Another night of history for Dina Asher-Smith. The distinctions in her career are piling up and so are the medals.
This one, a silver in the 4x100m relay, will lack some of the weightiness of those she took in the individual sprints. But, significantly, it is the one that confirms her place as the first British athlete to ever take three gongs from a single World Championships.
That she has done so at the age of 23 would indicate once more, if there was any doubt, that the forthcoming Olympics could be a special hunting ground.
But while she will draw attention on a night when the men’s cteam also took silver, a hefty level of credit ought to go to her team-mates here.
Unlike the European gold the team won in Berlin last year, when Asher-Smith reversed a tricky situation on the last leg, this race saw a far more even distribution of labour. It also saw her used in a different slot by virtue of a late injury in the warm-up to a colleague, Imani Lansiquot.
Despite those circumstances, the baton passed smoothly from Asher Philip to Asher-Smith to Ashleigh Nelson. Jamaica were clear through three legs based through the brilliance of Shelly-Ann Fraser Pryce on the second, but as for the US and Britain it was a battle.
Was there a slither of light in Britain’s favour on the home bend? Maybe. But Daryll Neita and Kiara Parker took their batons at precisely the same time and it was the Brit who crossed first, clocking 41.85sec. The Jamaicans had gone through in 41.44sec and the US were third in 42.10sec. Plaudits will go to Asher-Smith but Neita deserves as much praise if not more for settling the duel.
A silver is always a fine result and this was finer, owing to Lansiquot’s thigh issue. Initially, Philip was due to drop out from the team that qualified second fastest for the final and Asher-Smith was scripted for the final.
That was a significant call as Philip had been part of each of the medal-winning teams at the Rio Olympics, London 2017, the Commonwealth Games and also the European Championships.
Her demotion would have meant Neita switching from fourth leg to first to enable Asher-Smith to take over as the anchor. Ultimately those changes did not come to pass and Neita was in position to snatch a silver medal. Good work all round.
For the men, there was the slight sting of losing their world title to a US team comprised of Christian Coleman, Justin Gatlin, Michael Rodgers and Noah Lyles. Gatlin and Rodgers have served doping bans and Coleman has been a fog of his own making all week.
They built a strong lead and Britain, made up of Adam Gemili, Zharnel Hughes, Richard Kilty and Nethaneel Mitchell-Blake fell short, clocking 37.36sec to the 37.10 of the US.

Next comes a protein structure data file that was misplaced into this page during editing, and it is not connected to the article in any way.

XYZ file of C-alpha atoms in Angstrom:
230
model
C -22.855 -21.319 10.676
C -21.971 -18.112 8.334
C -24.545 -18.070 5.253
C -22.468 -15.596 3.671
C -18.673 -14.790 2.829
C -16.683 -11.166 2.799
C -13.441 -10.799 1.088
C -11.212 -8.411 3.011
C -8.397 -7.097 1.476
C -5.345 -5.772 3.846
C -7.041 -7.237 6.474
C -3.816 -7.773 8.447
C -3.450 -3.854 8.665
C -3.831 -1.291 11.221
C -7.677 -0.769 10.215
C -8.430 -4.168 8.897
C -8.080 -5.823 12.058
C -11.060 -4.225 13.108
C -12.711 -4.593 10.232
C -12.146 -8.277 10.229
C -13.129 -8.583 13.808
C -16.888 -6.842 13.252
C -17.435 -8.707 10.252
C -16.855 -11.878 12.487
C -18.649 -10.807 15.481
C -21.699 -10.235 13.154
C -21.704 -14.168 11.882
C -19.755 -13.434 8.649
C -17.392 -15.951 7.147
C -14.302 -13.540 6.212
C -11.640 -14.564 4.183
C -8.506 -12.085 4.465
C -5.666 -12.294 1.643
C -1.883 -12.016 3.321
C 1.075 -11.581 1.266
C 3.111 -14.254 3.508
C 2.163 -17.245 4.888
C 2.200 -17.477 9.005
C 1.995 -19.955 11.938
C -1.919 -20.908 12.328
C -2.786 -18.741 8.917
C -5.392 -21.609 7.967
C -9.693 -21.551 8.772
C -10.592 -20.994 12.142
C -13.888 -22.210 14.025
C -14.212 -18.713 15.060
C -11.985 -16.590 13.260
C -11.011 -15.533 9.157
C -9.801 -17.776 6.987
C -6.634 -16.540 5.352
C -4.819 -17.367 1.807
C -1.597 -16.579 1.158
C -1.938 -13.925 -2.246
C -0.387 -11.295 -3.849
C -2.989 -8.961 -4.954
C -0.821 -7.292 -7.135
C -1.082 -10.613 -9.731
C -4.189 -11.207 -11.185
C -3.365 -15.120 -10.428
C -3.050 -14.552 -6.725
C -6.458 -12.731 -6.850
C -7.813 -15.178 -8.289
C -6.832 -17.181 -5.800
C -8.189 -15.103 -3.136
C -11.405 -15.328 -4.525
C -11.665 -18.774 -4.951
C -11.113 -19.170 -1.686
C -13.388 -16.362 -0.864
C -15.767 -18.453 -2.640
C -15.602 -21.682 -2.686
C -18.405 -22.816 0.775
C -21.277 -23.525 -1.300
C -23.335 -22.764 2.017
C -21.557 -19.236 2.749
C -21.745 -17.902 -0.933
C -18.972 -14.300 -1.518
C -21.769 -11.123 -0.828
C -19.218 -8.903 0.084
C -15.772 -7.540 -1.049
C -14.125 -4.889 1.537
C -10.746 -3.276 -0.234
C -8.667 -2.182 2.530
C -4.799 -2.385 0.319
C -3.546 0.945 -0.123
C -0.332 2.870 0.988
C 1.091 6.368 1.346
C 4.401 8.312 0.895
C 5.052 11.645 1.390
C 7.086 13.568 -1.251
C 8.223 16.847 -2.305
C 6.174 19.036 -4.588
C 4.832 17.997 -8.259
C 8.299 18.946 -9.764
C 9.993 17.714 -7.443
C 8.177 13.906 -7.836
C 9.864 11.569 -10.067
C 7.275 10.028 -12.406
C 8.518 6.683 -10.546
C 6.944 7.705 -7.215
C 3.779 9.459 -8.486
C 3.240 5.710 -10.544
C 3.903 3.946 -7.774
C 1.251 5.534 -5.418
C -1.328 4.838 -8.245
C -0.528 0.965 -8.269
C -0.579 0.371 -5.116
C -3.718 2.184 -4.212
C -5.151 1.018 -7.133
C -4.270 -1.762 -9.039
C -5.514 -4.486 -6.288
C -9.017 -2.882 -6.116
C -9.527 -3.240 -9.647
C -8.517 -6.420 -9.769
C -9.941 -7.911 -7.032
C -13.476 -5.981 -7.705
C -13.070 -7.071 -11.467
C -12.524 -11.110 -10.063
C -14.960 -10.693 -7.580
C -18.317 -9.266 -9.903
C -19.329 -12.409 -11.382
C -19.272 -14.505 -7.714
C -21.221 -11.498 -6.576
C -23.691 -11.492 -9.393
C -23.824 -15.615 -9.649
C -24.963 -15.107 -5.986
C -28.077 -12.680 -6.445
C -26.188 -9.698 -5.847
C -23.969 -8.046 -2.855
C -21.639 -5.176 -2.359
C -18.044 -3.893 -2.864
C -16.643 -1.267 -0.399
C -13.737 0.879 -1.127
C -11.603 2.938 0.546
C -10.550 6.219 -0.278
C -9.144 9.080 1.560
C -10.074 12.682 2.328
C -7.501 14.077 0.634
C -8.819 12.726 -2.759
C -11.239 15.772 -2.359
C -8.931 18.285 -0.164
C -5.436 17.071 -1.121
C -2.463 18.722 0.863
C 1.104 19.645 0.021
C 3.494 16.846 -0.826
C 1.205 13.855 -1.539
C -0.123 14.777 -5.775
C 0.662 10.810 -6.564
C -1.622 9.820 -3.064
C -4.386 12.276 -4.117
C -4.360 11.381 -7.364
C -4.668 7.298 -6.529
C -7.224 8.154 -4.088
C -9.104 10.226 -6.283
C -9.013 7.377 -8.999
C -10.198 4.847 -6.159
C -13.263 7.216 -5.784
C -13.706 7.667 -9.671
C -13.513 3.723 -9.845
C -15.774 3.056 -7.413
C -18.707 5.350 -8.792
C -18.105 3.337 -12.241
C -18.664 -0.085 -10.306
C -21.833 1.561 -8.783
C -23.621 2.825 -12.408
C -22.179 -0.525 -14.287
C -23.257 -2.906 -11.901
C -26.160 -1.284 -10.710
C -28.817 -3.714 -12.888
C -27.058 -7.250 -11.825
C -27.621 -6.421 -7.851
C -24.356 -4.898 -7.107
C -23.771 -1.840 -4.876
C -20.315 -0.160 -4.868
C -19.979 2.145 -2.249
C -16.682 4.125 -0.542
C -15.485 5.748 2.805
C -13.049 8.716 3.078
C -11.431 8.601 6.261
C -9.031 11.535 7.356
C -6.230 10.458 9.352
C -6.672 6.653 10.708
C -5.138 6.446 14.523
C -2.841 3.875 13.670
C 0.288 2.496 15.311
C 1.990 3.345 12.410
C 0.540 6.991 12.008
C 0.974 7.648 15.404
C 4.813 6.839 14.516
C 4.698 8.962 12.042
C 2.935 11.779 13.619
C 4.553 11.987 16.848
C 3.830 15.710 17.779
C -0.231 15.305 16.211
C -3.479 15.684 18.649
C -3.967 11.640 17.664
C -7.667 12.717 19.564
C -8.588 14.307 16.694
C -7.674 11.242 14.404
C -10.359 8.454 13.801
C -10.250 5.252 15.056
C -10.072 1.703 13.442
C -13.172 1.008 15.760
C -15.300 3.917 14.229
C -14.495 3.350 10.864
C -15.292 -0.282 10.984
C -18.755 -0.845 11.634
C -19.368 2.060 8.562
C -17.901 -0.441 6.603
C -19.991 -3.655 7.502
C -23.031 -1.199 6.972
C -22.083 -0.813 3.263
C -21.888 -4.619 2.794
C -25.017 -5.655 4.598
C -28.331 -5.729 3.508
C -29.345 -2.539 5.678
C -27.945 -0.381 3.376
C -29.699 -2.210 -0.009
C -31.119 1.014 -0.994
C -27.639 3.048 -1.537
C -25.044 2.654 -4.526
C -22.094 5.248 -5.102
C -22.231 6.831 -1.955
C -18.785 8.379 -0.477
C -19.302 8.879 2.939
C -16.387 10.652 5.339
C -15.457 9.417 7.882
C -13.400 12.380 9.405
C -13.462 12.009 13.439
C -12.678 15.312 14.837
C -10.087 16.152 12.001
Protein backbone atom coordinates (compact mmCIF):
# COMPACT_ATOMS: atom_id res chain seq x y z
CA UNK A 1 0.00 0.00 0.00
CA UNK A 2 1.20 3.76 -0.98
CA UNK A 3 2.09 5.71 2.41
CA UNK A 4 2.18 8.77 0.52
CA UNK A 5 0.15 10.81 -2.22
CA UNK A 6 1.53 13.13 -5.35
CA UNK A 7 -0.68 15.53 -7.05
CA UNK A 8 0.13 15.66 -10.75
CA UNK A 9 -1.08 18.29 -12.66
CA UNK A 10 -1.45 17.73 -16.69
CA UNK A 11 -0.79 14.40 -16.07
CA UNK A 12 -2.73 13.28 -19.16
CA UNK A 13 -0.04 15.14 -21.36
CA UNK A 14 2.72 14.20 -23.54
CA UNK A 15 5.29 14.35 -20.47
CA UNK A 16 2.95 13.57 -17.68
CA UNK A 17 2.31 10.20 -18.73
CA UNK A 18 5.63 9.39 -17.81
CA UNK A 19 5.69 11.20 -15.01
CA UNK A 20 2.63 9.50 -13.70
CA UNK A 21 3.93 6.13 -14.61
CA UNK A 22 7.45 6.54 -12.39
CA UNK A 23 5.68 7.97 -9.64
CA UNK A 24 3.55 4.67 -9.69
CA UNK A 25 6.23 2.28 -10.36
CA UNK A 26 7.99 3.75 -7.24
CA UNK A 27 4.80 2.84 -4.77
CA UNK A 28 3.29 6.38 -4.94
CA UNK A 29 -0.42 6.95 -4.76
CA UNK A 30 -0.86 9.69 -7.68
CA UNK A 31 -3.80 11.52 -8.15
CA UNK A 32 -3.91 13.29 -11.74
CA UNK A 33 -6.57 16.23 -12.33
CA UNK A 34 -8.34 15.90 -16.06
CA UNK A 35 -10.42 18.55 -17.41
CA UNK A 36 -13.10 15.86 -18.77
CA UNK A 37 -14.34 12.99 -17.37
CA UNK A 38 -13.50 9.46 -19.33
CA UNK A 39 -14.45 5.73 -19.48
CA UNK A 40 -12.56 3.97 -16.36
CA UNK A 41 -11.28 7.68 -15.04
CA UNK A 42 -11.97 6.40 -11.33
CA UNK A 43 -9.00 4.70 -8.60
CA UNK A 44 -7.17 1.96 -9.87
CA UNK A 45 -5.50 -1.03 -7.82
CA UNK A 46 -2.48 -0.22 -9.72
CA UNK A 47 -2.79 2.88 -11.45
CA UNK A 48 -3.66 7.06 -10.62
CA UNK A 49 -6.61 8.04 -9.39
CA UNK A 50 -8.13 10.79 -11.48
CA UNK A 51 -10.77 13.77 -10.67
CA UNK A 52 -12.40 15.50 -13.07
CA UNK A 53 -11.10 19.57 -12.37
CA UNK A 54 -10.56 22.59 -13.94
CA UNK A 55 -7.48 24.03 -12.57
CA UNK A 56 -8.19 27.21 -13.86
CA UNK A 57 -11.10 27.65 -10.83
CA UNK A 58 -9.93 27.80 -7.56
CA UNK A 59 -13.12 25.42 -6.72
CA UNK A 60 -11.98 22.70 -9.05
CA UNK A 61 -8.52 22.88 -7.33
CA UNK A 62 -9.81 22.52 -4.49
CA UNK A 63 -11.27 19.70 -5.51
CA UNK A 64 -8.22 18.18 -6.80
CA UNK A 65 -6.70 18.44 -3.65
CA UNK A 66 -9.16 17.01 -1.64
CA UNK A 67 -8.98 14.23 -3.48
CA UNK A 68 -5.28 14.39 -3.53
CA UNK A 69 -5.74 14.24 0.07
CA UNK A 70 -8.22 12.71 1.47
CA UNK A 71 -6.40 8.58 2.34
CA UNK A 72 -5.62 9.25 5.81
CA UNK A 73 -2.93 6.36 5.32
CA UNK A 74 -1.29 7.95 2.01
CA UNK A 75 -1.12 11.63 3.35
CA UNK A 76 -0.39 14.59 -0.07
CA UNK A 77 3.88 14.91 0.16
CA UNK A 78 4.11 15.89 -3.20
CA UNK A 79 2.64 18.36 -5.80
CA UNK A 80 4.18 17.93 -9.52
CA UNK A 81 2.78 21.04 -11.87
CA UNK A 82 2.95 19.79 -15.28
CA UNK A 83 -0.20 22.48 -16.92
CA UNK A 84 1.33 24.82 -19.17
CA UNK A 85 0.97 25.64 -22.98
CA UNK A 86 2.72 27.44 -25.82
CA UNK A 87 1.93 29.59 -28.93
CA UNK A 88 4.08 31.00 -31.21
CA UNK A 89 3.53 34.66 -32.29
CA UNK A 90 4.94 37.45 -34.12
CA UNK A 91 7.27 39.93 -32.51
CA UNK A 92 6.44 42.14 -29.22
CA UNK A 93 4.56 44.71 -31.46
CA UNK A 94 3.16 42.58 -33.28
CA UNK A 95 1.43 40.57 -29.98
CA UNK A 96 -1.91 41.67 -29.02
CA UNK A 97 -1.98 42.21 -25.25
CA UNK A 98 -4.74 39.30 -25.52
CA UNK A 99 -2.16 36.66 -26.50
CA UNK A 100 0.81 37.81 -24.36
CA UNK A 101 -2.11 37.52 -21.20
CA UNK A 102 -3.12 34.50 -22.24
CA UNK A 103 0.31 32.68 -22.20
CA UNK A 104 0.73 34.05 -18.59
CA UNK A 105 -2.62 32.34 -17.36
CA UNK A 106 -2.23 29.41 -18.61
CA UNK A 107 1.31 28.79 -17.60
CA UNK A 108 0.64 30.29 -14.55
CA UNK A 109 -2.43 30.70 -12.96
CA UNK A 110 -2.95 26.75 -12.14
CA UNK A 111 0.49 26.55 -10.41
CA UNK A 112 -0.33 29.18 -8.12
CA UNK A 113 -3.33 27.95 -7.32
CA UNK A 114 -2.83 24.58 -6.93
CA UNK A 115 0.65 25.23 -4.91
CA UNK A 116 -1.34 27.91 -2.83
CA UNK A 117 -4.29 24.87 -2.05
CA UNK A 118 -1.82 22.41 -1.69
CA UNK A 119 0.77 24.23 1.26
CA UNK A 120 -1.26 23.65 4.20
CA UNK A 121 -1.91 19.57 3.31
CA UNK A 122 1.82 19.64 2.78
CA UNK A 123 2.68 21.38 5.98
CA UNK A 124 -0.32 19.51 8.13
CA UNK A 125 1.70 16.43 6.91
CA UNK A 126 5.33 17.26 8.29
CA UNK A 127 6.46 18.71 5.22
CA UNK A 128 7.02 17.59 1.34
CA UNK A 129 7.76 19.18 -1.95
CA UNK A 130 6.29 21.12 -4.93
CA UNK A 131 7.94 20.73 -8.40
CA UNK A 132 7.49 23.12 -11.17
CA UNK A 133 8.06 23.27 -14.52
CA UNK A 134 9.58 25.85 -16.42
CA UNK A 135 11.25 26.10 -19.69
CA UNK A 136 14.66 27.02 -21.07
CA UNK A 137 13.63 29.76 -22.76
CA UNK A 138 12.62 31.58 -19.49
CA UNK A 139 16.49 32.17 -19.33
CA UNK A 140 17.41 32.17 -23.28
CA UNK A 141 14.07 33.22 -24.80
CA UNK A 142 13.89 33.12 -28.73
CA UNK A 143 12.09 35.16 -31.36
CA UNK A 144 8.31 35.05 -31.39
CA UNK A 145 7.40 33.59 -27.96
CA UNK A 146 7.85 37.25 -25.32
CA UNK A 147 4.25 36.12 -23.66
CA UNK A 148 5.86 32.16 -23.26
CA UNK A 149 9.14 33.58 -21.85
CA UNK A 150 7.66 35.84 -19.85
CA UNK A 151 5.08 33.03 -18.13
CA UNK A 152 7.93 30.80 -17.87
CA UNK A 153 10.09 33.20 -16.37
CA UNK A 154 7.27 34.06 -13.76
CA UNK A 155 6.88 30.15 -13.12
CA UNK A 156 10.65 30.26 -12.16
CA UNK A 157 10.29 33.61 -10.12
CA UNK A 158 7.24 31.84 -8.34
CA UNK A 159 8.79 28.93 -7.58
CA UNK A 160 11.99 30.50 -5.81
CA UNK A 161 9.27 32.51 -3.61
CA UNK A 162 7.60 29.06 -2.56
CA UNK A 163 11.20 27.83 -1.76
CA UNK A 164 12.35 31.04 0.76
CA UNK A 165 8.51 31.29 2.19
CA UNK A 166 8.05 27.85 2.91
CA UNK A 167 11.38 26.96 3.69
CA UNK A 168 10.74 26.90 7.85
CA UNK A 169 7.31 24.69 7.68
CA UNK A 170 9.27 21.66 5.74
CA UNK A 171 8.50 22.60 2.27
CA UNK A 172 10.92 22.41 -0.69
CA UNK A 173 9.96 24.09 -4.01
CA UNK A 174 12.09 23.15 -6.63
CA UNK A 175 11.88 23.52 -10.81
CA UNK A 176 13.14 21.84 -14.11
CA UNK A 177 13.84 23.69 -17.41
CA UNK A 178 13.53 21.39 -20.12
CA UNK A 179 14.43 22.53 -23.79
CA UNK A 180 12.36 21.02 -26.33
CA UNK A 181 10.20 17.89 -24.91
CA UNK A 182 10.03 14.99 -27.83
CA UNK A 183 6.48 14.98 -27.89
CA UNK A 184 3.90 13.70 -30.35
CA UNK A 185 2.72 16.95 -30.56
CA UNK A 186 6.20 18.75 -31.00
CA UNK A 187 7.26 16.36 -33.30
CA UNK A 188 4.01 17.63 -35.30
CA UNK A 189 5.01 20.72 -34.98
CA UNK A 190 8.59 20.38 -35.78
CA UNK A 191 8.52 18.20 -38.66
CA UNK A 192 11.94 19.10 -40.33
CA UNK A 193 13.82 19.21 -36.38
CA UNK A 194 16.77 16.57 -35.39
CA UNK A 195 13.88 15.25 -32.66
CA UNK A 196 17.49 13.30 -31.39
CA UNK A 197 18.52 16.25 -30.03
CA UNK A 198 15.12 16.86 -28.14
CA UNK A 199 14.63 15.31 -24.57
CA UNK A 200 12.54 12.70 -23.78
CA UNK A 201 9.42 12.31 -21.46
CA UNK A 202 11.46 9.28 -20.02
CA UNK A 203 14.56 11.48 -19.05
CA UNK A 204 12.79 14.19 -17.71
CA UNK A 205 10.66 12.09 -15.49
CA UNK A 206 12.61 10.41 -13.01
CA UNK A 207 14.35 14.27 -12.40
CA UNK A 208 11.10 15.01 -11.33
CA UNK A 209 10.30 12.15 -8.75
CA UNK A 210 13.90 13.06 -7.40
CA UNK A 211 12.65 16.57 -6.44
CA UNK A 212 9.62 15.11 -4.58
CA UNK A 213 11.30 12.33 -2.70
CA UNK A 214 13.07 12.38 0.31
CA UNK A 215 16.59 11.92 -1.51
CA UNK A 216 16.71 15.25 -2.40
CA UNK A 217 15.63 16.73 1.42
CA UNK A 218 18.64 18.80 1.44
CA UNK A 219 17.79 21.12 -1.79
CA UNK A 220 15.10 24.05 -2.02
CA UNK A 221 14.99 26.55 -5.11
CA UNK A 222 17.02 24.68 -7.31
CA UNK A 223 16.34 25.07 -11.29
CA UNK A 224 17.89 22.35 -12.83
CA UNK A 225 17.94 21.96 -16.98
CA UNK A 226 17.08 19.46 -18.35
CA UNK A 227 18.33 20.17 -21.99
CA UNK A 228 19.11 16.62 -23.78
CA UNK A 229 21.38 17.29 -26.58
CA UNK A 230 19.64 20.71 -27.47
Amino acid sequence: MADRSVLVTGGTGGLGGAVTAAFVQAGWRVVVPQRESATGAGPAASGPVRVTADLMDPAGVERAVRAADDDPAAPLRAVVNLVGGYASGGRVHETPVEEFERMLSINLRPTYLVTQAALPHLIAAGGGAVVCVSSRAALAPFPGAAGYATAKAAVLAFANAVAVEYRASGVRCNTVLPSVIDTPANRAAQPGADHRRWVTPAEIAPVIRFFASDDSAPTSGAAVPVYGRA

It was another good result in a discipline that offers no guarantees. The men’s record is the testament to that, with the feast or famine nature of their narrative built on four straight major championships where they were either disqualified or failed to finish between 2011 and 2015 and the world gold that followed in 2017.
There have also been two lesser European golds in 2016 and 2018, owing to a tighter, sharper, better funded operation based on unity of purpose.
Where once the 2015 team descended into an ugly squabble on live television, these days the sprinters have deliberately cultivated social relationships together.
The rationale is that a closer team would be a better one.
This result supported that notion.
The women’s 4x400m team of Zoey Clark, Jodie Williams, Jessica Turner and Laviai Nielsen — two of whom, Clark and Nielsen, took the silver in London — qualified third fastest in 3:24.99, behind Jamaica and the US.
The men’s quartet, which finished third two years ago, were not nearly so sleek. Having lost their strongest component, Matthew Hudson-Smith, to injury in the individual event, the diminished four of Cameron Chalmers, Raabah Yousif, Lee Thompson and Martyn Rooney were second going into the final changeover from Thompson to Rooney.
But after an inside-lane battle with Japan for the position behind the US, Columbia, Italy and Botswana all came through on the straight, leaving Britain fifth on 3:01.96.
A season’s best and Botswana were subsequently disqualified. Britain’s progression depended on the success of a Botswana appeal.
Culled from dailymail